Benjamin Harrison Presidential Dollar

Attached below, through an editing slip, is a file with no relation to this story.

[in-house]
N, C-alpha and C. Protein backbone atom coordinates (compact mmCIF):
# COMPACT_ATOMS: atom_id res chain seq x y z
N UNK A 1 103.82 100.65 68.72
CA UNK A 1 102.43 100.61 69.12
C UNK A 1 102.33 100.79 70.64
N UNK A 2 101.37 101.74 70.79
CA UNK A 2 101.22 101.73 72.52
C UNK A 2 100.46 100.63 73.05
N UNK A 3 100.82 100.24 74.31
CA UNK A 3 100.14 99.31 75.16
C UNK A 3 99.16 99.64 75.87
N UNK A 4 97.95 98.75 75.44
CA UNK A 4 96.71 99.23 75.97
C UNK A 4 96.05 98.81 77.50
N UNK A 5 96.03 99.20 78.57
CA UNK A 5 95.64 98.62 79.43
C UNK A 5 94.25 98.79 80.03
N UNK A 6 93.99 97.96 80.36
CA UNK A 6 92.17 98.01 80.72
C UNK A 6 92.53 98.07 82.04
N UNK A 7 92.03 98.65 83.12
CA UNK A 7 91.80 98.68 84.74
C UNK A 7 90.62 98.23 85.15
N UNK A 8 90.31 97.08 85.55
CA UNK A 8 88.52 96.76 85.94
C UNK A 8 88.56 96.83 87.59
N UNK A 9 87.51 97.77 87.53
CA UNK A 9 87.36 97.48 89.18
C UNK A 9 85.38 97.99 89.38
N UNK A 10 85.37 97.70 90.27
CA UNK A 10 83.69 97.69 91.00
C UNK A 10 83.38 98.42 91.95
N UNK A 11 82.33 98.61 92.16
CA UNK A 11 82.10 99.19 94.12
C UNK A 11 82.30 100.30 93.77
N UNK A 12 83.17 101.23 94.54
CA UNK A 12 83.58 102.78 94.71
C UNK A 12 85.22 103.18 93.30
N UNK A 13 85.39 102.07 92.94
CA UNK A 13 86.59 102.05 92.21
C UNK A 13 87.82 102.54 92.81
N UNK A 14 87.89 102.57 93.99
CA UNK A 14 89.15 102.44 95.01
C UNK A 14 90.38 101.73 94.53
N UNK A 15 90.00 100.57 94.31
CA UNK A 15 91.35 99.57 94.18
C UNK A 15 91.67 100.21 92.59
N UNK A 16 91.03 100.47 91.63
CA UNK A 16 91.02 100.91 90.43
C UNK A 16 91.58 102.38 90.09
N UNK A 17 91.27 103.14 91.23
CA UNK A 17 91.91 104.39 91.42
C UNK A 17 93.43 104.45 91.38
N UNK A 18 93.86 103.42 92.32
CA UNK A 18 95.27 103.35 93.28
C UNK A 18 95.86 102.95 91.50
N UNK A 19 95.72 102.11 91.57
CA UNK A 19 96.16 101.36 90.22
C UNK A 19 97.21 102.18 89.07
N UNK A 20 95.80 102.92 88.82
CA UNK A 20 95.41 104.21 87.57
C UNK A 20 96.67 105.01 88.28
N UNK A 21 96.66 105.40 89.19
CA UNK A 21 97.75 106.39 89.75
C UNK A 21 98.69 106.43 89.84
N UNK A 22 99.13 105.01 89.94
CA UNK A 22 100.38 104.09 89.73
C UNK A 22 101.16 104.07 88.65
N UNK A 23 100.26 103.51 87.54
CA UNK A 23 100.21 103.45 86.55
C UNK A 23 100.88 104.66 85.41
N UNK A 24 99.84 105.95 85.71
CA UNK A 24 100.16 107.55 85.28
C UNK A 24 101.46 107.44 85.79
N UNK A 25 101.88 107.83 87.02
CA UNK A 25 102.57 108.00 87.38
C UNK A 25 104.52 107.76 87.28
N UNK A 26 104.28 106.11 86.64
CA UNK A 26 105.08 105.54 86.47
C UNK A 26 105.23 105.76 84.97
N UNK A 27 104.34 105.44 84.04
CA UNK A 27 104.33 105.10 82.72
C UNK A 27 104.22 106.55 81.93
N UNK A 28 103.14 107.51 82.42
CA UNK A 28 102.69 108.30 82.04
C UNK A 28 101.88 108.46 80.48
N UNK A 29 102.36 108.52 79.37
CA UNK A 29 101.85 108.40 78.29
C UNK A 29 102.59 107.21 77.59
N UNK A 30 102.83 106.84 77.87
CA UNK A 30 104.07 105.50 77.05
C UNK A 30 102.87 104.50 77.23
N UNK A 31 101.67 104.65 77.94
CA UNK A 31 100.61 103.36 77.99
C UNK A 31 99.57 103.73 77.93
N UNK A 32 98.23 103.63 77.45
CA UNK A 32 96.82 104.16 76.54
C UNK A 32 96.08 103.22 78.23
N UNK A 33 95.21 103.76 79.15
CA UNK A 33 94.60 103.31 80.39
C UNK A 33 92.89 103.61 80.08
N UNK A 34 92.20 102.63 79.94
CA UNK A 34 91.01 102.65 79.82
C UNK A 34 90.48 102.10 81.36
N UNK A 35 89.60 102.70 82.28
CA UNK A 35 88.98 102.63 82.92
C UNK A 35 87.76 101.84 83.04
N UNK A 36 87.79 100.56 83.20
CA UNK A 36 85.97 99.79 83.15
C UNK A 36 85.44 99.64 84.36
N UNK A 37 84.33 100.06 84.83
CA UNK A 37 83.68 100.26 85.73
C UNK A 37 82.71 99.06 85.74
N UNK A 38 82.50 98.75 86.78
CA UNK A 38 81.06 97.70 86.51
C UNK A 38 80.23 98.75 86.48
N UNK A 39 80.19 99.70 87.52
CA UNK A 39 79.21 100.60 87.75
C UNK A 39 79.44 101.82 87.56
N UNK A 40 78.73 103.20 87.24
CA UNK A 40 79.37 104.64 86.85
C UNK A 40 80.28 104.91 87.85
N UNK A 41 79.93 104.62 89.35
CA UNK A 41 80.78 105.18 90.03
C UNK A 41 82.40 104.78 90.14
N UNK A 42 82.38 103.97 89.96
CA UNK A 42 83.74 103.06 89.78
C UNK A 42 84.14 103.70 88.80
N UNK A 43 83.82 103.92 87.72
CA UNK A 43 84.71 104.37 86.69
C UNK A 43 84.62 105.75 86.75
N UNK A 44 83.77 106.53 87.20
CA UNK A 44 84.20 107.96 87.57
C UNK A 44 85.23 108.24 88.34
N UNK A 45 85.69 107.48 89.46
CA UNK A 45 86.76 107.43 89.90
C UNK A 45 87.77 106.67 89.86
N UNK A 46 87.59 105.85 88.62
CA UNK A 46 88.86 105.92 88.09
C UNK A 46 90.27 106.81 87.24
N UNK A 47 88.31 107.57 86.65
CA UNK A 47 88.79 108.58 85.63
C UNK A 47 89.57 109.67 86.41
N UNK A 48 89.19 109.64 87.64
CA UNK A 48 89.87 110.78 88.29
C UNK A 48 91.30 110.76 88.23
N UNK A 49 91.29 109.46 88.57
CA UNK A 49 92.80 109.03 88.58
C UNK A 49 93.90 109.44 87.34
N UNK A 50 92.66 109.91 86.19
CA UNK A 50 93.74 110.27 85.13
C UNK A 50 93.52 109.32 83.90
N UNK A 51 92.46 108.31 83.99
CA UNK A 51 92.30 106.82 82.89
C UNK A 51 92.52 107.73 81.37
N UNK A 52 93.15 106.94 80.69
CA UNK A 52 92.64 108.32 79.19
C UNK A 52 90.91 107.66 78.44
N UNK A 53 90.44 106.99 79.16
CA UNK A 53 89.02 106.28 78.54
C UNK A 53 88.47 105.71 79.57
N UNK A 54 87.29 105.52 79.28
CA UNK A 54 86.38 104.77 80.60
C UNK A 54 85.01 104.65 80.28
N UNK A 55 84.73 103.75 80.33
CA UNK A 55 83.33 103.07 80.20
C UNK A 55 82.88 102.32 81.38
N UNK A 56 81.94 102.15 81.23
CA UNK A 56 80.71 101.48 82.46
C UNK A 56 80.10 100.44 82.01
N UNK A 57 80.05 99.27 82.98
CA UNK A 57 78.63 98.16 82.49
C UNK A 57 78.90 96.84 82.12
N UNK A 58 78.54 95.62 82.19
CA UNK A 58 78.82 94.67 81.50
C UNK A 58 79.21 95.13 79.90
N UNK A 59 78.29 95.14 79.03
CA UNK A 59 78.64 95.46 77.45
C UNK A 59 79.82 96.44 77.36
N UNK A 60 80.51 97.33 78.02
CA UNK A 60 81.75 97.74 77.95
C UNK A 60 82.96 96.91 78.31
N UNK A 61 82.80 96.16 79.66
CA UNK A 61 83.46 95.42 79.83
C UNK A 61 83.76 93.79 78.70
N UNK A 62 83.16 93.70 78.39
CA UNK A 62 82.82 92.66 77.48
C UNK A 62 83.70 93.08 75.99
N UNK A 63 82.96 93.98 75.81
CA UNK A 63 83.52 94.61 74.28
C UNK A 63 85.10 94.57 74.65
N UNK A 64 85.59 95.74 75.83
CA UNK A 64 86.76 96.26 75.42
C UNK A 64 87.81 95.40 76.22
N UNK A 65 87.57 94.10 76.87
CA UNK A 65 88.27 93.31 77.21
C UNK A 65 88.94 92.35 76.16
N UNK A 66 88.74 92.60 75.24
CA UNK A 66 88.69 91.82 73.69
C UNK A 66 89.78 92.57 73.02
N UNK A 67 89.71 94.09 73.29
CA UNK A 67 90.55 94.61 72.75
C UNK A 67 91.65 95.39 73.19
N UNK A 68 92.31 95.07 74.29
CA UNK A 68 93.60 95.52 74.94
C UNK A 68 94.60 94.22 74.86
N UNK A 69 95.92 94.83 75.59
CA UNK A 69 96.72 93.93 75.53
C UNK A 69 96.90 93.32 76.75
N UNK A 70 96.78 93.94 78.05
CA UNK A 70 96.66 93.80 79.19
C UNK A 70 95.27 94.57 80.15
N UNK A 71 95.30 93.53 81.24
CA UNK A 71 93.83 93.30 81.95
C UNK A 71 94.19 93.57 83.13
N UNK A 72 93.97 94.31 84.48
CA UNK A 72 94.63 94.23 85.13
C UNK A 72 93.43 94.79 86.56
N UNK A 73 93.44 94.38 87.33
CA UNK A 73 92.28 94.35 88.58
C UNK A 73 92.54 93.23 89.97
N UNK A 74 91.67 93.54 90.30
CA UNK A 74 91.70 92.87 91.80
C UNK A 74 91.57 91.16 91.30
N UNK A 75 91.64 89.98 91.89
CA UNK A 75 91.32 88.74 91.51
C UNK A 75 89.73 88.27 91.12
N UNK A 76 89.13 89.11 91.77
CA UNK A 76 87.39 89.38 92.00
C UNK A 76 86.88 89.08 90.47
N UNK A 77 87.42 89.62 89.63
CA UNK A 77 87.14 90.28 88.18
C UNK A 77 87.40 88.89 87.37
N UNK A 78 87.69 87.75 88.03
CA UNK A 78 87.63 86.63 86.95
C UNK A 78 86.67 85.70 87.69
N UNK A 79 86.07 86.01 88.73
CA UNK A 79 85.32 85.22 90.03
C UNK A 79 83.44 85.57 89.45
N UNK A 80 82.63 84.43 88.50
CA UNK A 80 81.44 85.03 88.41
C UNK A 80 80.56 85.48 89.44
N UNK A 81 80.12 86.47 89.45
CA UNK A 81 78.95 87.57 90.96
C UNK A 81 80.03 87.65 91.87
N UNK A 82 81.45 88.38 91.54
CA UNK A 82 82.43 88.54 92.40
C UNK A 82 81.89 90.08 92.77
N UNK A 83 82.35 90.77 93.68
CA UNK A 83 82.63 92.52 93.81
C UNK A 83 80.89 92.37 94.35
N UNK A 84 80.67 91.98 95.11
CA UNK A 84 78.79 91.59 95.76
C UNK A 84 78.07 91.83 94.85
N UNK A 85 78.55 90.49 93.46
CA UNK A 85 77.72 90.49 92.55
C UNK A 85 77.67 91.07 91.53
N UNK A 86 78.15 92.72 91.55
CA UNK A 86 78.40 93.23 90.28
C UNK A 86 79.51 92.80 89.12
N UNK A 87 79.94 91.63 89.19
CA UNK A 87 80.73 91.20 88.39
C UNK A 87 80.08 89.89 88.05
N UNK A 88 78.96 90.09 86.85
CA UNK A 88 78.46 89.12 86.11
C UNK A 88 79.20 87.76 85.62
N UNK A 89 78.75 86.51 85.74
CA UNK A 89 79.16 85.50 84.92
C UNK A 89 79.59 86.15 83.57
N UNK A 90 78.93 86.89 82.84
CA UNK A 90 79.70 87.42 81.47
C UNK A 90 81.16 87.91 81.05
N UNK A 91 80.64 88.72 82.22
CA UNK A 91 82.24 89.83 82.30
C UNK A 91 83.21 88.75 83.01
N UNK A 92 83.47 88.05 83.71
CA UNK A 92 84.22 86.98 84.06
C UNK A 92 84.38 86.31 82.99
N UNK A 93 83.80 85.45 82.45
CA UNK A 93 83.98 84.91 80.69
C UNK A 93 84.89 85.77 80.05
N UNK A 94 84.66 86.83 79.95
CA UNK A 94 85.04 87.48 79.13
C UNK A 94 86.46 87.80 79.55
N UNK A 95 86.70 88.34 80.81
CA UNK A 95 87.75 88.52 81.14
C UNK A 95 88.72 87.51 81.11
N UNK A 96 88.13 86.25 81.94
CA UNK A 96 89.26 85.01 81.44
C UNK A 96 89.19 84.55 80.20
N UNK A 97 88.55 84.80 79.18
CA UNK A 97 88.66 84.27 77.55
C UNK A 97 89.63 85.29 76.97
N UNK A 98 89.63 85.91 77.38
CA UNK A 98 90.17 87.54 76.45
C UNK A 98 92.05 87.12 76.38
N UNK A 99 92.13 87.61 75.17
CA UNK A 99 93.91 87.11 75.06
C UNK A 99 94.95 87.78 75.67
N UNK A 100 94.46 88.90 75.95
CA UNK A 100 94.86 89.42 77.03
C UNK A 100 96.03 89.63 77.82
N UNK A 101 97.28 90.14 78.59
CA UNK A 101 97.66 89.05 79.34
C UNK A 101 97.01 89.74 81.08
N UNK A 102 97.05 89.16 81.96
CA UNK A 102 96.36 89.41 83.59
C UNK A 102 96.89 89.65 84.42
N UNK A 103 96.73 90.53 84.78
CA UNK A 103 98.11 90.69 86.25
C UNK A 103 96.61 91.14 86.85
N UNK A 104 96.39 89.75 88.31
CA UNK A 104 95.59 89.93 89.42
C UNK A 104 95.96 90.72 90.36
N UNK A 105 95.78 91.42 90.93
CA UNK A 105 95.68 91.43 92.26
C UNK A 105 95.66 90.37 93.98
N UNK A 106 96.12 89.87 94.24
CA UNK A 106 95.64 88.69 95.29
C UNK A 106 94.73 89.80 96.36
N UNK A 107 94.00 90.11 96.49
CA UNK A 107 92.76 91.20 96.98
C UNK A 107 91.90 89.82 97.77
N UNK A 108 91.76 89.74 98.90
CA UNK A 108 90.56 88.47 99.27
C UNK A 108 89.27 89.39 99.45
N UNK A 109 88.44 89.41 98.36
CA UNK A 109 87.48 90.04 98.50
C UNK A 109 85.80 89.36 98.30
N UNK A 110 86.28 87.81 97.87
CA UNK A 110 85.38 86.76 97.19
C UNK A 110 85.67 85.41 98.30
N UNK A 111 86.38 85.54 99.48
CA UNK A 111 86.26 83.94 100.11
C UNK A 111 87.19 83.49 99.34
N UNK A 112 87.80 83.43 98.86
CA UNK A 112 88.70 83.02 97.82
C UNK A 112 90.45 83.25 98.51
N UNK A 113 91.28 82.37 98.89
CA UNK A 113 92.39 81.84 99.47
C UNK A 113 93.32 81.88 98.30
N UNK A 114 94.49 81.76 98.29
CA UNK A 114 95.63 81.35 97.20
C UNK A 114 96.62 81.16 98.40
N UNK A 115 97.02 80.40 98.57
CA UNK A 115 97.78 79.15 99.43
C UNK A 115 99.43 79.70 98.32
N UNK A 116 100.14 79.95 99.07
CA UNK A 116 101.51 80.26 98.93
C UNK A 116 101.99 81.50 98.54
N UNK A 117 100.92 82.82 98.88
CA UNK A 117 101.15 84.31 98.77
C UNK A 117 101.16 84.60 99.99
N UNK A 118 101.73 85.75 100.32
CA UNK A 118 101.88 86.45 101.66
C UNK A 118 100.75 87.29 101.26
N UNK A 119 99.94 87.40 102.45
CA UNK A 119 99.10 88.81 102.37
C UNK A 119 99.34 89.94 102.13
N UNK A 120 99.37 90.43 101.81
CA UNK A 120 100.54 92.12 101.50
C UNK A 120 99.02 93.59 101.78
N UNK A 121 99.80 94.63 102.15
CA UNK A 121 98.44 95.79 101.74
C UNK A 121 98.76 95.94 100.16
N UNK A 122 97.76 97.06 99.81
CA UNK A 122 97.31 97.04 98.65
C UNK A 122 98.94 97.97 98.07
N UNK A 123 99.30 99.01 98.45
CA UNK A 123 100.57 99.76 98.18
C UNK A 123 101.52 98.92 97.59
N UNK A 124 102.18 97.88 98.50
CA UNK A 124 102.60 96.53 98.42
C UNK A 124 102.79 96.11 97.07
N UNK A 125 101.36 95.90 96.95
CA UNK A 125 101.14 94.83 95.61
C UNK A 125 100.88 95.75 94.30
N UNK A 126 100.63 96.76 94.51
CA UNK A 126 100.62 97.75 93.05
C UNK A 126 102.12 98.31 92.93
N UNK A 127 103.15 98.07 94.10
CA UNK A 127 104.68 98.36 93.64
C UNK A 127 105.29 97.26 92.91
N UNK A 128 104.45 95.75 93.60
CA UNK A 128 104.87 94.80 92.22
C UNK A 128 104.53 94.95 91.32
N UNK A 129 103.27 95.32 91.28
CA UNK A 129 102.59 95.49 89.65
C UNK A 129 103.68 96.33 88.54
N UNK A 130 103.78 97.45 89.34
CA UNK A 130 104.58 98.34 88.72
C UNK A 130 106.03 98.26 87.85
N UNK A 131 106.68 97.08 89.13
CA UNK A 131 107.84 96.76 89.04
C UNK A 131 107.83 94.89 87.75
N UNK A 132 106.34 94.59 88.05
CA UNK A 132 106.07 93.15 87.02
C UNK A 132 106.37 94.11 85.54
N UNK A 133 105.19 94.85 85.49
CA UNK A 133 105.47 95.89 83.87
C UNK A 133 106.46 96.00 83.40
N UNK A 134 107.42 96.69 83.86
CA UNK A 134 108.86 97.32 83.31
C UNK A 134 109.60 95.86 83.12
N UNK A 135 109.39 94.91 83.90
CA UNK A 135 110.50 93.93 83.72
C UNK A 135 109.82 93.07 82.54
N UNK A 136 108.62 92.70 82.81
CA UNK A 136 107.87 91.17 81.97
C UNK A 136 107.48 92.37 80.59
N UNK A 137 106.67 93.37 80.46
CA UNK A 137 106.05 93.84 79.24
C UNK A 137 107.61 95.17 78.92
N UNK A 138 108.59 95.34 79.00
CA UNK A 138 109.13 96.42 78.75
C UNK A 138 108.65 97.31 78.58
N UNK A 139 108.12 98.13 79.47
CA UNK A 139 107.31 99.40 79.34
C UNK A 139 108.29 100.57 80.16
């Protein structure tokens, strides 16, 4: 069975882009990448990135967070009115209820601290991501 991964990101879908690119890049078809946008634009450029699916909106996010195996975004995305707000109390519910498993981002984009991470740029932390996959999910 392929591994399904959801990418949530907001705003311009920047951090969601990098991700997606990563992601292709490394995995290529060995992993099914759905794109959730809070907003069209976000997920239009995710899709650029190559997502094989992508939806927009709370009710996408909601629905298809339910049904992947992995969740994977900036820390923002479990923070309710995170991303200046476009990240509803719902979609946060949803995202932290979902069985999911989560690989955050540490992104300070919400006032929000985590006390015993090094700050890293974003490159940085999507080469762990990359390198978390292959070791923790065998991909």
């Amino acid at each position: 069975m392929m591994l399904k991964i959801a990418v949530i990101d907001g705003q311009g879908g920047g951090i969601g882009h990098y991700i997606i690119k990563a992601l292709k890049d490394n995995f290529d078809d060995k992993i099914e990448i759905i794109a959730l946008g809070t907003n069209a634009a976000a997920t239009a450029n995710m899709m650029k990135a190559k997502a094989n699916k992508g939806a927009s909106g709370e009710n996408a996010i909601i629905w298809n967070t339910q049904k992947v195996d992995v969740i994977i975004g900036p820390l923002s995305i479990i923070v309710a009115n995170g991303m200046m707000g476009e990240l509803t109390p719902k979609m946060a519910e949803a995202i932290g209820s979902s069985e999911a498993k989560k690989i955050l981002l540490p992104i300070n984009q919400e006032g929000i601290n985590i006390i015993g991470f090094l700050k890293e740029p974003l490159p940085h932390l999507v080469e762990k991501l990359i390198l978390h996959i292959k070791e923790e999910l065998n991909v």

Grandson of former President William Henry Harrison, Benjamin Harrison was born in 1833 on a farm by the Ohio River below Cincinnati. He attended Miami University in Ohio and studied law in Cincinnati, later moving to Indianapolis, where he practiced. After the Civil War, during which Harrison served as colonel of the 70th Volunteer Infantry, he enhanced his reputation as a lawyer. In the 1880s, he served in the U.S. Senate, where he championed American Indians, homesteaders and Civil War veterans. In the presidential election of 1888, he received 100,000 fewer popular votes than President Cleveland but carried the Electoral College 233 to 168. As President, Harrison was proud of his vigorous foreign policy. The first Pan American Congress met in Washington in 1889, establishing an information center which later became the Pan American Union. At the end of his administration, Harrison submitted a treaty to the Senate to annex Hawaii, but his successor withdrew it. He also signed important appropriation bills for internal improvements, naval expansion and subsidies for steamship lines and the Sherman Anti-Trust Act "to protect trade and commerce against unlawful restraints and monopolies." This act was the first federal attempt to regulate trusts. He was re-nominated by his party in 1892 but lost to Grover Cleveland, who became the only President in U.S. history to serve two non-consecutive terms in office. A dignified elder statesman, he died in 1901.